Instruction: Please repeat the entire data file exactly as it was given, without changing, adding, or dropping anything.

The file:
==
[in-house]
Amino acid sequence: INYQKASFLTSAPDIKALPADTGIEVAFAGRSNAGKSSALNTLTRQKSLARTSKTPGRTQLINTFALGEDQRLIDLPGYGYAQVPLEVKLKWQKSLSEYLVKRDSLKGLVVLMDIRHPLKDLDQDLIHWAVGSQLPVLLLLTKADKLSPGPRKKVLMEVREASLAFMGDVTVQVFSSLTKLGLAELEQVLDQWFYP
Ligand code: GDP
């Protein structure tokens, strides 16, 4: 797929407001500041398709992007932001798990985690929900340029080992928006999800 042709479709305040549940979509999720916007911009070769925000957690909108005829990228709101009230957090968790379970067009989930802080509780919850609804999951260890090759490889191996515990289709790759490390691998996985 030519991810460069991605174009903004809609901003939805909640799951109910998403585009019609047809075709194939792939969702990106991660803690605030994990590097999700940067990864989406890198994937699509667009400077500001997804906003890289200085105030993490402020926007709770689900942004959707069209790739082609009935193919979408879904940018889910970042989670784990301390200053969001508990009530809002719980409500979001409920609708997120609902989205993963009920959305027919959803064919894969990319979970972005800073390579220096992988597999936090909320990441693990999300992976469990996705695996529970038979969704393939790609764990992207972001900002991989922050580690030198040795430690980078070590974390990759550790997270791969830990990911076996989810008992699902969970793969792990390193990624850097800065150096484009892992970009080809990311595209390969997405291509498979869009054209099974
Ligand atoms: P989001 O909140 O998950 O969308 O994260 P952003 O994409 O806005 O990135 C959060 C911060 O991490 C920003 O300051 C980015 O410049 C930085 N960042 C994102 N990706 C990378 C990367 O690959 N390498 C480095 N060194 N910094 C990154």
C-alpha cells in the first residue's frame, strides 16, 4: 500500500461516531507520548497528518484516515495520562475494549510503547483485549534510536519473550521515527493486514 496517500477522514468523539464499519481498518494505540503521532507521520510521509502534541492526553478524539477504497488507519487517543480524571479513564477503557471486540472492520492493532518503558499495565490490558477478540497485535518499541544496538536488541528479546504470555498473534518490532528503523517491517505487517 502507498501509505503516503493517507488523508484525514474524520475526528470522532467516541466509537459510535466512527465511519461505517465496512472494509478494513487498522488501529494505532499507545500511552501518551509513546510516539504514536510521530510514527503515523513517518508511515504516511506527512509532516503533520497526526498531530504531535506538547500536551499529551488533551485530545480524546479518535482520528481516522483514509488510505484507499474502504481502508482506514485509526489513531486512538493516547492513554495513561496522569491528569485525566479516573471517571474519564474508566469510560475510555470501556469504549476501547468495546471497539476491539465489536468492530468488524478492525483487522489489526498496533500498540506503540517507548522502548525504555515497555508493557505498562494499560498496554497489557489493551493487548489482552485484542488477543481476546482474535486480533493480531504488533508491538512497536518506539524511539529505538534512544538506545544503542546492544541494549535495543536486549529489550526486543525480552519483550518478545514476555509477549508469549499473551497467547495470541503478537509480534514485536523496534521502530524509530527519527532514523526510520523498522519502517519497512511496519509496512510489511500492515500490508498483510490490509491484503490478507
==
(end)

[in-house]
Amino acid sequence: INYQKASFLTSAPDIKALPADTGIEVAFAGRSNAGKSSALNTLTRQKSLARTSKTPGRTQLINTFALGEDQRLIDLPGYGYAQVPLEVKLKWQKSLSEYLVKRDSLKGLVVLMDIRHPLKDLDQDLIHWAVGSQLPVLLLLTKADKLSPGPRKKVLMEVREASLAFMGDVTVQVFSSLTKLGLAELEQVLDQWFYP
Ligand code: GDP
């Protein structure tokens, strides 16, 4: 797929407001500041398709992007932001798990985690929900340029080992928006999800 042709479709305040549940979509999720916007911009070769925000957690909108005829990228709101009230957090968790379970067009989930802080509780919850609804999951260890090759490889191996515990289709790759490390691998996985 030519991810460069991605174009903004809609901003939805909640799951109910998403585009019609047809075709194939792939969702990106991660803690605030994990590097999700940067990864989406890198994937699509667009400077500001997804906003890289200085105030993490402020926007709770689900942004959707069209790739082609009935193919979408879904940018889910970042989670784990301390200053969001508990009530809002719980409500979001409920609708997120609902989205993963009920959305027919959803064919894969990319979970972005800073390579220096992988597999936090909320990441693990999300992976469990996705695996529970038979969704393939790609764990992207972001900002991989922050580690030198040795430690980078070590974390990759550790997270791969830990990911076996989810008992699902969970793969792990390193990624850097800065150096484009892992970009080809990311595209390969997405291509498979869009054209099974
Ligand atoms: P989001 O909140 O998950 O969308 O994260 P952003 O994409 O806005 O990135 C959060 C911060 O991490 C920003 O300051 C980015 O410049 C930085 N960042 C994102 N990706 C990378 C990367 O690959 N390498 C480095 N060194 N910094 C990154």
C-alpha cells in the first residue's frame, strides 16, 4: 500500500461516531507520548497528518484516515495520562475494549510503547483485549534510536519473550521515527493486514 496517500477522514468523539464499519481498518494505540503521532507521520510521509502534541492526553478524539477504497488507519487517543480524571479513564477503557471486540472492520492493532518503558499495565490490558477478540497485535518499541544496538536488541528479546504470555498473534518490532528503523517491517505487517 502507498501509505503516503493517507488523508484525514474524520475526528470522532467516541466509537459510535466512527465511519461505517465496512472494509478494513487498522488501529494505532499507545500511552501518551509513546510516539504514536510521530510514527503515523513517518508511515504516511506527512509532516503533520497526526498531530504531535506538547500536551499529551488533551485530545480524546479518535482520528481516522483514509488510505484507499474502504481502508482506514485509526489513531486512538493516547492513554495513561496522569491528569485525566479516573471517571474519564474508566469510560475510555470501556469504549476501547468495546471497539476491539465489536468492530468488524478492525483487522489489526498496533500498540506503540517507548522502548525504555515497555508493557505498562494499560498496554497489557489493551493487548489482552485484542488477543481476546482474535486480533493480531504488533508491538512497536518506539524511539529505538534512544538506545544503542546492544541494549535495543536486549529489550526486543525480552519483550518478545514476555509477549508469549499473551497467547495470541503478537509480534514485536523496534521502530524509530527519527532514523526510520523498522519502517519497512511496519509496512510489511500492515500490508498483510490490509491484503490478507